PetSmart Inc., under pressure from hedge fund Jana Partners LLC to pursue alternatives including a sale, is reviewing changes to its capital structure to return more money to shareholders.
There is no assurance that the review will lead to any actions, and the timing of potential changes is uncertain, the Phoenix-based pet-supply retailer said in a filing today.
PetSmart shares surged the most in two years last week after Jana, the $10 billion firm run by Barry Rosenstein, took a 9.9 percent stake in the retailer and said it was pursuing discussions with management, the board and other investors. Jana said the company should consider a sale and that it needs to return “significant” capital to shareholders while improving its operating performance.
“It’s not clear to me that a buyout does anything,” Sean McGowan, an analyst at Needham & Co. in New York, said today in an interview. “There aren’t any easy fixes because there aren’t any obvious problems.”
Executives have already worked to boost growth and returns in recent years by slowing expansion and adding higher-margin products such as super-premium pet food, McGowan said.
PetSmart has a payout ratio, which measures the percentage of its profit paid out as dividends, of about 18 percent, according to data compiled by Bloomberg. That’s about half of the 35 percent average ratio for companies in the Standard & Poor’s 500 Index. The company spent about $485.4 million buying back stock in the year through Feb. 2, according to data compiled by Bloomberg.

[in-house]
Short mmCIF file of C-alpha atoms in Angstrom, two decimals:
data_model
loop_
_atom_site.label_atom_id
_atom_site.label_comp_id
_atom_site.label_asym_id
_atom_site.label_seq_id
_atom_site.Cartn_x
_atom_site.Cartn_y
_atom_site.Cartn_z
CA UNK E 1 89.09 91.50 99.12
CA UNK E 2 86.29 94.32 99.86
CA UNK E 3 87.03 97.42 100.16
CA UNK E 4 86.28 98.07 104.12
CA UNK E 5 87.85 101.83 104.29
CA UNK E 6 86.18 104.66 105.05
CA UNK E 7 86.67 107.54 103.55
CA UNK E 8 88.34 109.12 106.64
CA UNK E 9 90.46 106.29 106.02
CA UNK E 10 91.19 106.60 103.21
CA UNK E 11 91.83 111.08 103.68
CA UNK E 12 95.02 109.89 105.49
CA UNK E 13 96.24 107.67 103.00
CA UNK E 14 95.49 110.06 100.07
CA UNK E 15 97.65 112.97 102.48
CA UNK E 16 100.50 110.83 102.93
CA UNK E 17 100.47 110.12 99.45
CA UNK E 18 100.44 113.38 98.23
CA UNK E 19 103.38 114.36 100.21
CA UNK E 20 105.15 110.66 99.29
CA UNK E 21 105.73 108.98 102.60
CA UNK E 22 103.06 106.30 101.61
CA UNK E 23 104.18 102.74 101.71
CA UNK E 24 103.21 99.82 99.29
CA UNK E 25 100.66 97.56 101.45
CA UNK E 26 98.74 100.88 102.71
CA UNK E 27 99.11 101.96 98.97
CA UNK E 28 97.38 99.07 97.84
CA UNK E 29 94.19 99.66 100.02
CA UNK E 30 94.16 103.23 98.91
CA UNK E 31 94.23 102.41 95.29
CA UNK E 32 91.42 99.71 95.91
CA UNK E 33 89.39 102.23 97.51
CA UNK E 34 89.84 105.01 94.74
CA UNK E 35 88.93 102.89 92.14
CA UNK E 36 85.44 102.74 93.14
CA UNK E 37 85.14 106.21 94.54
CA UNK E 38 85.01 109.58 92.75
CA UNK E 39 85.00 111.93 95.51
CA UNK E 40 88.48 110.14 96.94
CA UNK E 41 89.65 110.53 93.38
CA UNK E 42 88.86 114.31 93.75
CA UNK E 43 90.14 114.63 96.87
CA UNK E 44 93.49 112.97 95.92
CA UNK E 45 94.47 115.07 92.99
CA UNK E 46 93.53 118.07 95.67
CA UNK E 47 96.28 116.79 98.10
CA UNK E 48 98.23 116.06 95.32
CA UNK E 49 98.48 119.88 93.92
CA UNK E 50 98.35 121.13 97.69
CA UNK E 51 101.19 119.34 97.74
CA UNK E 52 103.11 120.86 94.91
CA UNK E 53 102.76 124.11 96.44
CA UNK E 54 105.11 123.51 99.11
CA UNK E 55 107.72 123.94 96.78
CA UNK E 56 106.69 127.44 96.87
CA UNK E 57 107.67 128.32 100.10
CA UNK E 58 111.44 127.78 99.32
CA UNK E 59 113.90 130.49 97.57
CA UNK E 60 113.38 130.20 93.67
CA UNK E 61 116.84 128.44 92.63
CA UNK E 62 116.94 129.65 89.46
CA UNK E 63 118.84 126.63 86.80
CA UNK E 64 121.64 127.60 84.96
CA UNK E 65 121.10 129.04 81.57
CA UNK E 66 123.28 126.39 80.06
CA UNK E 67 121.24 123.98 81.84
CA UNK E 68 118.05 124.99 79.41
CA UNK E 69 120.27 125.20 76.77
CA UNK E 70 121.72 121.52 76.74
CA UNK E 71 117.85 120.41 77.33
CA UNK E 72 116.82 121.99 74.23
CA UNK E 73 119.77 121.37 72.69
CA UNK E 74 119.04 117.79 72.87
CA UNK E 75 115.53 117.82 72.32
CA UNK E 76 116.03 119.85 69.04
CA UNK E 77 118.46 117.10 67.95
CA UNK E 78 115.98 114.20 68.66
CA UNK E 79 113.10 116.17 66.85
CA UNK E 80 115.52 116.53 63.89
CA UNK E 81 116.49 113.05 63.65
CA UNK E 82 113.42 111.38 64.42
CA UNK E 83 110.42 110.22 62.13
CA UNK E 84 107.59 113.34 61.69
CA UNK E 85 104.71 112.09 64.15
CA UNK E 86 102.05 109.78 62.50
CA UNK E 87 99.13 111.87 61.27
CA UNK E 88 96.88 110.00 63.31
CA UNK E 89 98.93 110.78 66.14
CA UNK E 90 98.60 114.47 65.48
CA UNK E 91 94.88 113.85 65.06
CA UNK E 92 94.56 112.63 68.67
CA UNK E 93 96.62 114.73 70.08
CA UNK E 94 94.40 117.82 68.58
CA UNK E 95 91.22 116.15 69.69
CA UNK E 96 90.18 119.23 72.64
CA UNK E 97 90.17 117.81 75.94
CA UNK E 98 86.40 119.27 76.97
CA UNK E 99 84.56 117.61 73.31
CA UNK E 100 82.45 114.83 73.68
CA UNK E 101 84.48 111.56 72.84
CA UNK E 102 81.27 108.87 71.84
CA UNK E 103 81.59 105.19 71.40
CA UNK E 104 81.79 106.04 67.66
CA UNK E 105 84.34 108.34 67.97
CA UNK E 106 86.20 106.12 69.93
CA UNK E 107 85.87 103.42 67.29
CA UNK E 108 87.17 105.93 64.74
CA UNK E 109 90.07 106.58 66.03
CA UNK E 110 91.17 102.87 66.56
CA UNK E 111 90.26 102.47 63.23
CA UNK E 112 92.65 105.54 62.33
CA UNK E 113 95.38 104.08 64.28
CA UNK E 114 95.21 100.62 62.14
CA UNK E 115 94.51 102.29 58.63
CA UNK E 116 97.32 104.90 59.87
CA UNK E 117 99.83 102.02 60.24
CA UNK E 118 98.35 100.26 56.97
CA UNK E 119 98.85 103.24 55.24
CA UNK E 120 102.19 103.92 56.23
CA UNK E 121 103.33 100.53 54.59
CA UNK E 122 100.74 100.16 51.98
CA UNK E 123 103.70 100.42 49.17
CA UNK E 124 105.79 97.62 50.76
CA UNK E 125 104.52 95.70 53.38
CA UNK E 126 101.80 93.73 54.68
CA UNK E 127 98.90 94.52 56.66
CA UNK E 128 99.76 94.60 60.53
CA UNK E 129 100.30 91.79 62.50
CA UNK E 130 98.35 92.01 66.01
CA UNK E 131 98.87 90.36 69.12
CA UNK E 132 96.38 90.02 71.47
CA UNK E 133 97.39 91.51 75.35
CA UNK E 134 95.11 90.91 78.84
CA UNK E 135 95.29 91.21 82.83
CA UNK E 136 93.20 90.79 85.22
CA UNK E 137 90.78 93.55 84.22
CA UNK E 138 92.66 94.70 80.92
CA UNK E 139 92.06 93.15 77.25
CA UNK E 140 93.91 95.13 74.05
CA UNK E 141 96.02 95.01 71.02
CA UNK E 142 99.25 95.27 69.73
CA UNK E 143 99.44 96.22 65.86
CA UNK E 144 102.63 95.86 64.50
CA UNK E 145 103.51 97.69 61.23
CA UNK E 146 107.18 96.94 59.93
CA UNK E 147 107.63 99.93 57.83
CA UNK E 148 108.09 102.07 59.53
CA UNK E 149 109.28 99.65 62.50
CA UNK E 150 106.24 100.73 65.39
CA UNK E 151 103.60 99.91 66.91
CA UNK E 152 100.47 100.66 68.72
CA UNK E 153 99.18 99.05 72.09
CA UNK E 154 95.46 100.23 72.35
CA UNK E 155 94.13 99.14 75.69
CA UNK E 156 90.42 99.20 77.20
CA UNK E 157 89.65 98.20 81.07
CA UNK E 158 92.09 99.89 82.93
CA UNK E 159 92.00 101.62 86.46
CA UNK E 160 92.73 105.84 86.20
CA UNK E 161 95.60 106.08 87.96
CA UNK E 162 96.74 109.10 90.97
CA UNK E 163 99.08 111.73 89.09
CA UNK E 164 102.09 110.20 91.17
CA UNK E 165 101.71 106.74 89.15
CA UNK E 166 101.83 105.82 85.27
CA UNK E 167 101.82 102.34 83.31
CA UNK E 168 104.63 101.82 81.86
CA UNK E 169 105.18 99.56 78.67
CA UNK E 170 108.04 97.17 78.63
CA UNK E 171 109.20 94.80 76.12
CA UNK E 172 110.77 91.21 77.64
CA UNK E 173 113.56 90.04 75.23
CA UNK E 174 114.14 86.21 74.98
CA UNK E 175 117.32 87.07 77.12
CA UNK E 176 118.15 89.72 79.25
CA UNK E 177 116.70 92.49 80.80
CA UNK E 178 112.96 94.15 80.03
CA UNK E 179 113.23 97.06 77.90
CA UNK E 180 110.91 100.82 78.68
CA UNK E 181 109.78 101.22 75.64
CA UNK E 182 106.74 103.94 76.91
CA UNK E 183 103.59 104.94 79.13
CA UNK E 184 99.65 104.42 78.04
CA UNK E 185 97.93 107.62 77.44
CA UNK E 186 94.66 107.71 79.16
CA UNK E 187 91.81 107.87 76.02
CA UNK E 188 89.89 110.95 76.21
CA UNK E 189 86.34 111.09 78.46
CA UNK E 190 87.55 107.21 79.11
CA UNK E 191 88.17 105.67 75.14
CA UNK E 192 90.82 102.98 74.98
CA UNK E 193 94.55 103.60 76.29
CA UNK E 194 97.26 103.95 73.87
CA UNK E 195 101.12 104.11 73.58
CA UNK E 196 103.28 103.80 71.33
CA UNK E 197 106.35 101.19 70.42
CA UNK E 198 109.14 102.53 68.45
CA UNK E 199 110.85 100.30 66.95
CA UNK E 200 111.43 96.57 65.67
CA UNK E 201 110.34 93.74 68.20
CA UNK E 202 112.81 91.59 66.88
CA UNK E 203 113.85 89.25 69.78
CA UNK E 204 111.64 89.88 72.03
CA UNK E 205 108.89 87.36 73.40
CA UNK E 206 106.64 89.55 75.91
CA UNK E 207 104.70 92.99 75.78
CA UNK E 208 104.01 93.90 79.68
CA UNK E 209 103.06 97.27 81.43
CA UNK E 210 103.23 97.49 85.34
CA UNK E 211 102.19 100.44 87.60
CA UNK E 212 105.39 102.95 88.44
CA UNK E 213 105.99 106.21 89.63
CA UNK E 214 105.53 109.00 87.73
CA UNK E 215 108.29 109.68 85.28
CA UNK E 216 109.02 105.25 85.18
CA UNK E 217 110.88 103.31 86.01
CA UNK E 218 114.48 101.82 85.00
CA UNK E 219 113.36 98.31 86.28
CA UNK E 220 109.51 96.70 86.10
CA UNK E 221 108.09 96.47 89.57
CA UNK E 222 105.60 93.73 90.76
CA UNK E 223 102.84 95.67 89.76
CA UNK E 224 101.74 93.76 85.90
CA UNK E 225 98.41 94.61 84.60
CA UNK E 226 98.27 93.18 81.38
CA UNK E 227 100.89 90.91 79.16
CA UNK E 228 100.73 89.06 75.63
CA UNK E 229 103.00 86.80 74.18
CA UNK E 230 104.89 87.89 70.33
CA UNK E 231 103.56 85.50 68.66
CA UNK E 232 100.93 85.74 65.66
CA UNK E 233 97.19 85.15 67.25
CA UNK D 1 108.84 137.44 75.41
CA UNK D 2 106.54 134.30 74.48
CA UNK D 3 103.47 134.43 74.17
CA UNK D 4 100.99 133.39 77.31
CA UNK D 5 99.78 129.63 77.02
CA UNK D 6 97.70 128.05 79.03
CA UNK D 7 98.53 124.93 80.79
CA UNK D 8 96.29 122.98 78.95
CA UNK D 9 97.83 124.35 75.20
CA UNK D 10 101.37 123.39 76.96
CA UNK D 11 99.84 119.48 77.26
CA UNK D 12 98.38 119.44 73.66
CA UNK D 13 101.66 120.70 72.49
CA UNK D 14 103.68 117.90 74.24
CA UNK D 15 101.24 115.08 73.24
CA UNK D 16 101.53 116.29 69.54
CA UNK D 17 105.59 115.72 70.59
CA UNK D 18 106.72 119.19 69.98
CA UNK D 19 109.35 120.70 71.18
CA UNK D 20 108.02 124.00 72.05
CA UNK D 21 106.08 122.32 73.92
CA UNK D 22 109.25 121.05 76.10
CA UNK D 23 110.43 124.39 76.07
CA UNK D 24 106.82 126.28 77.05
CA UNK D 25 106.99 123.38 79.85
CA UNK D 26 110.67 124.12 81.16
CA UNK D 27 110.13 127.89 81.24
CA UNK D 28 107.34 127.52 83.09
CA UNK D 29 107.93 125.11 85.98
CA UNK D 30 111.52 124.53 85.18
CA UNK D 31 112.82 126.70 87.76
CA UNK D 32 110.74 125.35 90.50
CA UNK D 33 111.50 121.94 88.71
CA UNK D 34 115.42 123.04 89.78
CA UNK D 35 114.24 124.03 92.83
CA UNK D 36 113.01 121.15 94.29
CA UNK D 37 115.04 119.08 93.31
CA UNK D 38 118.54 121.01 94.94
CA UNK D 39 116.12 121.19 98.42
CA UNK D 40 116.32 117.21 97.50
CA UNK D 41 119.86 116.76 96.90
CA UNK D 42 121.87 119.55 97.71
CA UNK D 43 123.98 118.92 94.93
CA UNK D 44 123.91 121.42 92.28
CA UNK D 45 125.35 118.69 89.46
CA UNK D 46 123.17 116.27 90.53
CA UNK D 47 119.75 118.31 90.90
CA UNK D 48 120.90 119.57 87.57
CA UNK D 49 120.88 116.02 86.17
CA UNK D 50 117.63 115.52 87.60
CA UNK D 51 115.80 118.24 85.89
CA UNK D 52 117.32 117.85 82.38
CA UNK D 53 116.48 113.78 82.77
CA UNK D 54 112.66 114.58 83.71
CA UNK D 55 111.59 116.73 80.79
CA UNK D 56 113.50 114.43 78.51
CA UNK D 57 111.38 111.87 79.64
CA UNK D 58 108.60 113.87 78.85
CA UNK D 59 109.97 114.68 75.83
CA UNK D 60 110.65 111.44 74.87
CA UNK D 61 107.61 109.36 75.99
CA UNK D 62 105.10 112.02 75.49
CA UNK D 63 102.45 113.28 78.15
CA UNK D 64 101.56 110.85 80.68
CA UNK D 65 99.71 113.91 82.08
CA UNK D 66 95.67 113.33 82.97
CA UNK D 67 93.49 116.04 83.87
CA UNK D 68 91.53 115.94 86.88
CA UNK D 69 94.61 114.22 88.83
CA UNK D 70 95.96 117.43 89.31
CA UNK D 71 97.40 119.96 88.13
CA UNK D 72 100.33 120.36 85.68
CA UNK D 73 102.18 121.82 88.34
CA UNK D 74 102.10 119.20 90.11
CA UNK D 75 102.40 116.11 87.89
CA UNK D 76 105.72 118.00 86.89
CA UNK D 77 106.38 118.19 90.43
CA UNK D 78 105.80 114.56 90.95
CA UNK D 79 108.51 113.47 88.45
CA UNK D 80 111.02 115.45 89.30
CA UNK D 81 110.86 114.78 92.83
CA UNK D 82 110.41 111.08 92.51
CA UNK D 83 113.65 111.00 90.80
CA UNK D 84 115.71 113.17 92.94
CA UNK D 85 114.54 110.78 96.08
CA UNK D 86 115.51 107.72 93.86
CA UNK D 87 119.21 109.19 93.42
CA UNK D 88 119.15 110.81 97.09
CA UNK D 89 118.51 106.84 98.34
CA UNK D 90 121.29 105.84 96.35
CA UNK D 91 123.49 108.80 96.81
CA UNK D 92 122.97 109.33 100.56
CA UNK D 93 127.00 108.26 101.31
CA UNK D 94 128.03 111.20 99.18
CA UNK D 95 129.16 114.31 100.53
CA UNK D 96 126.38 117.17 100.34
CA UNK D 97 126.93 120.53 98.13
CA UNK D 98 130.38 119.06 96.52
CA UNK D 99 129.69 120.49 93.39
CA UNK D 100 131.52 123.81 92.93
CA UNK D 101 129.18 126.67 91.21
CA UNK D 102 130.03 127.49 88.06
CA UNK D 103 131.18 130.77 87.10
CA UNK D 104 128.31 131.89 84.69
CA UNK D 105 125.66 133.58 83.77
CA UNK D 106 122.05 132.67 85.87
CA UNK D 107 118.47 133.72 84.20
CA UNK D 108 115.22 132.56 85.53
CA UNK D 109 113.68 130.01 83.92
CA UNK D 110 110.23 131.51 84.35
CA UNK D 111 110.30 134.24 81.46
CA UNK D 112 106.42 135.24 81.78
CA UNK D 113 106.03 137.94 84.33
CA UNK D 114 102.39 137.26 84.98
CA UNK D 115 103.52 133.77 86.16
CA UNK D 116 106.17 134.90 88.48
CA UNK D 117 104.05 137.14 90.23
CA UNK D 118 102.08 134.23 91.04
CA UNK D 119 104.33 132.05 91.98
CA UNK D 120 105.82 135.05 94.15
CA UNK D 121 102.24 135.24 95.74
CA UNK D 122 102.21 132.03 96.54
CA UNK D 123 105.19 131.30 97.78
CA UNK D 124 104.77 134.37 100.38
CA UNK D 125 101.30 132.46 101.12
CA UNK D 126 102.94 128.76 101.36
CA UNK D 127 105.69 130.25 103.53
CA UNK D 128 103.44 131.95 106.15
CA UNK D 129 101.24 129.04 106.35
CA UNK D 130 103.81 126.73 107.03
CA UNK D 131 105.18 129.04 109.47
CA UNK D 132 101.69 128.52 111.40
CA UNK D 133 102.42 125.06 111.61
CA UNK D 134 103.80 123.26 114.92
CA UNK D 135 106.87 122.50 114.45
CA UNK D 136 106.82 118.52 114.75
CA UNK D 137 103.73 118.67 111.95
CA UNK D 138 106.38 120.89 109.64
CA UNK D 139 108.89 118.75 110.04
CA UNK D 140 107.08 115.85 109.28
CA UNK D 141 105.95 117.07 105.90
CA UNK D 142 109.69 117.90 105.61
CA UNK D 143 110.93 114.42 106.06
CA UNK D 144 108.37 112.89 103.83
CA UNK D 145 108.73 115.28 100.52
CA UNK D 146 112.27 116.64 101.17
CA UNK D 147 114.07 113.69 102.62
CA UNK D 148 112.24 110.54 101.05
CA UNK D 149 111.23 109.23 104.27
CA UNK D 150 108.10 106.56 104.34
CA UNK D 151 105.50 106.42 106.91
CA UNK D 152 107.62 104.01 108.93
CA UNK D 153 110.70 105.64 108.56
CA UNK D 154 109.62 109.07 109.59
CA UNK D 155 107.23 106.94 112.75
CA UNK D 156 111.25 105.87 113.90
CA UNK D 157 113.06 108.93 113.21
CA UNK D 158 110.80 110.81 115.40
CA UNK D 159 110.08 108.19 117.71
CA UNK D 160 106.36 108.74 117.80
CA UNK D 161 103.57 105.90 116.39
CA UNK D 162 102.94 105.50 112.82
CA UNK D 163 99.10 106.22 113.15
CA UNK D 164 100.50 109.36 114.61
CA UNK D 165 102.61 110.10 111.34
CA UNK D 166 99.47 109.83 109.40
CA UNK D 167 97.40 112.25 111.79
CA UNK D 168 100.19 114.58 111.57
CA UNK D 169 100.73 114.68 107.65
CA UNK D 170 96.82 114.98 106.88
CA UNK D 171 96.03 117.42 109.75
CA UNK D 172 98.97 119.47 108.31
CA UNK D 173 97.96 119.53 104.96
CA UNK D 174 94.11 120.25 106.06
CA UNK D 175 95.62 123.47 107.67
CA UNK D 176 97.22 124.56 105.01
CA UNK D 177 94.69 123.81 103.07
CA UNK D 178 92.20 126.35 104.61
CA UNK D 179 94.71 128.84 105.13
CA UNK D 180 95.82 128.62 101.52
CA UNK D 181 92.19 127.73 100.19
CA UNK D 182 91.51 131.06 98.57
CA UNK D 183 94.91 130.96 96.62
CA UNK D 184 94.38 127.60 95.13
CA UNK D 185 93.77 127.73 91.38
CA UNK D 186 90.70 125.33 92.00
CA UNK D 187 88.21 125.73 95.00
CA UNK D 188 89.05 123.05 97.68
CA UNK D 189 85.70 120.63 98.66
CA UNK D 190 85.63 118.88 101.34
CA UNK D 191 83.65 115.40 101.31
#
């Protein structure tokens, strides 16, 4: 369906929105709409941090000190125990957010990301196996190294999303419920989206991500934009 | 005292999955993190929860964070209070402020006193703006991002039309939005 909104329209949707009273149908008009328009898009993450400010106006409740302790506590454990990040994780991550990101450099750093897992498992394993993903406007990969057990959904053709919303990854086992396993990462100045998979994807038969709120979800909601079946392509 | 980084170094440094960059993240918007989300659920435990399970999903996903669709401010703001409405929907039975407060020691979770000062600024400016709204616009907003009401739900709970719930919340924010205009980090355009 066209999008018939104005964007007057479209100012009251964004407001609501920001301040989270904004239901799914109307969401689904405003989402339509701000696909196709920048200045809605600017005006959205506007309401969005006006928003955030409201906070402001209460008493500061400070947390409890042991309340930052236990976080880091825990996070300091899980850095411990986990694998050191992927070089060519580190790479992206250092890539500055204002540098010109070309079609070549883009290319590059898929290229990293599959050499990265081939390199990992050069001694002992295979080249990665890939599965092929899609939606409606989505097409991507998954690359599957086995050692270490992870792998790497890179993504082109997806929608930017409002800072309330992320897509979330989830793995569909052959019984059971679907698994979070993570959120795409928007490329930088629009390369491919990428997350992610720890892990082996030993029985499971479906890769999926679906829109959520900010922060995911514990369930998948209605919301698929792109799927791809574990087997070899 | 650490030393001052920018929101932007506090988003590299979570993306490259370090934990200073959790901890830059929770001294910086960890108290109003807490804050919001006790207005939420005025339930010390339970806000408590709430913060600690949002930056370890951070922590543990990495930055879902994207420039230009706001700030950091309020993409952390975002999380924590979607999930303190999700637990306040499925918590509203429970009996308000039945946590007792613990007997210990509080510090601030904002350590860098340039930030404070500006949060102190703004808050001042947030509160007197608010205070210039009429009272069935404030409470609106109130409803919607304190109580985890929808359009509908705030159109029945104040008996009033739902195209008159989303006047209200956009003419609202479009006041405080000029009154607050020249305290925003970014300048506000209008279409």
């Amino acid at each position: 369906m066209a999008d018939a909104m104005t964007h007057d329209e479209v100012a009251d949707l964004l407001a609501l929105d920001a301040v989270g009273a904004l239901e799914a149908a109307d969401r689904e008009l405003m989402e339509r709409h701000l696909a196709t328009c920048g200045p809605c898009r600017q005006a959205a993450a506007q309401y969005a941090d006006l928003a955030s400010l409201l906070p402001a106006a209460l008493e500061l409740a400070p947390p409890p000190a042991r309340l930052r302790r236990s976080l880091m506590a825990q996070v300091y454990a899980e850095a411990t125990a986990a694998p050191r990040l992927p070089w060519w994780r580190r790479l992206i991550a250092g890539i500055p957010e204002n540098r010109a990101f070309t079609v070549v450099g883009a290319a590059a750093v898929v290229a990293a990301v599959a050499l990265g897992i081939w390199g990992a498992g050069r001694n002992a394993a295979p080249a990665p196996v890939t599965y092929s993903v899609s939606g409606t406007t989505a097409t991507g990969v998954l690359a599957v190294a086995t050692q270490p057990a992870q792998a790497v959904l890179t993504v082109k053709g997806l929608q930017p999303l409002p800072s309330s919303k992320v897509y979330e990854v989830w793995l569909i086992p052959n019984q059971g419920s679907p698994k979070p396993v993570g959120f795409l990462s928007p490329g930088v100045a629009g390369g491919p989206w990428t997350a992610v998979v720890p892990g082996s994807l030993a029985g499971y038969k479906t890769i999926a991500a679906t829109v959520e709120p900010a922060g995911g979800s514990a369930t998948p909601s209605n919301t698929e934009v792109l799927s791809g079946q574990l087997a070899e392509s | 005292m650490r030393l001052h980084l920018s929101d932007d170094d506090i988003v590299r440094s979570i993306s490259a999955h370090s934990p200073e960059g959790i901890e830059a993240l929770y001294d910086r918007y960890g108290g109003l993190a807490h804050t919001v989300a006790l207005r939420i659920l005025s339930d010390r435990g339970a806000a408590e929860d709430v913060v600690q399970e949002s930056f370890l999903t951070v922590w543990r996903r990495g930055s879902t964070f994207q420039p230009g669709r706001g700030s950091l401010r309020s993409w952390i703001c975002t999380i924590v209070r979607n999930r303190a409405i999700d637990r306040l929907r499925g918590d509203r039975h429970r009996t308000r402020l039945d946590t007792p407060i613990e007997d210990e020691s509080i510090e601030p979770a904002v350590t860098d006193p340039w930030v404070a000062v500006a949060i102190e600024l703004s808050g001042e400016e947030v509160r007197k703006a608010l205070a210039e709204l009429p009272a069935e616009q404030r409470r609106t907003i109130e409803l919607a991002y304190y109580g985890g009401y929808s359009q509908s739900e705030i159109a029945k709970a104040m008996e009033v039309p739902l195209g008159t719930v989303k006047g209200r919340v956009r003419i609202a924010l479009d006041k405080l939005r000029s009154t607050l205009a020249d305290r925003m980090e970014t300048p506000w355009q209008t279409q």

“Returning that cash to the shareholders in the form of a repurchase or a dividend increase, or taking on more debt -- they could accelerate that,” said McGowan, who recommends holding the shares.
PetSmart rose less than 1 percent to $67.86 at 11:46 a.m. New York time. The stock gained 13 percent after Jana’s filing on July 3, the most recent trading day. The shares had fallen almost 18 percent this year before that filing.
Slower growth is “inevitable” at the retailer now that the easy fixes are completed, McGowan said. He added that management needs to put more emphasis on online sales, where PetSmart has a “great opportunity” to compete with Wag.com, the online pet-supply site that is part of Amazon.com Inc.’s Quidsi Retail unit.
“Their biggest vulnerability, which they’ve ignored, is online,” McGowan said.
Jana, which is known for pushing corporate managements to make changes, also called on PetSmart to improve disclosures and the composition of management and its board.
PetSmart responded to Jana’s filing with a statement saying that it welcomes communication with shareholders and that its board and management are committed to creating value for shareholders.
The retailer, which has about 53,000 employees, operates more than 1,340 pet stores, as well as 200 in-store dog and cat boarding facilities.
PetSmart’s relatively low valuation -- before the news of Jana’s stake pushed the shares up -- may appeal to private-equity suitors, with potential double-digit returns, David Strasser, an analyst at Janney Capital Markets, said in a note last week.
PetSmart also earns less operating profit for each dollar of sales than its peer group average, which means an acquirer would have an opportunity to boost margins, data compiled by Bloomberg show. PetSmart rival Petco Animal Supplies Inc. was acquired by private-equity investors led by Leonard Green & Partners LP in 2006.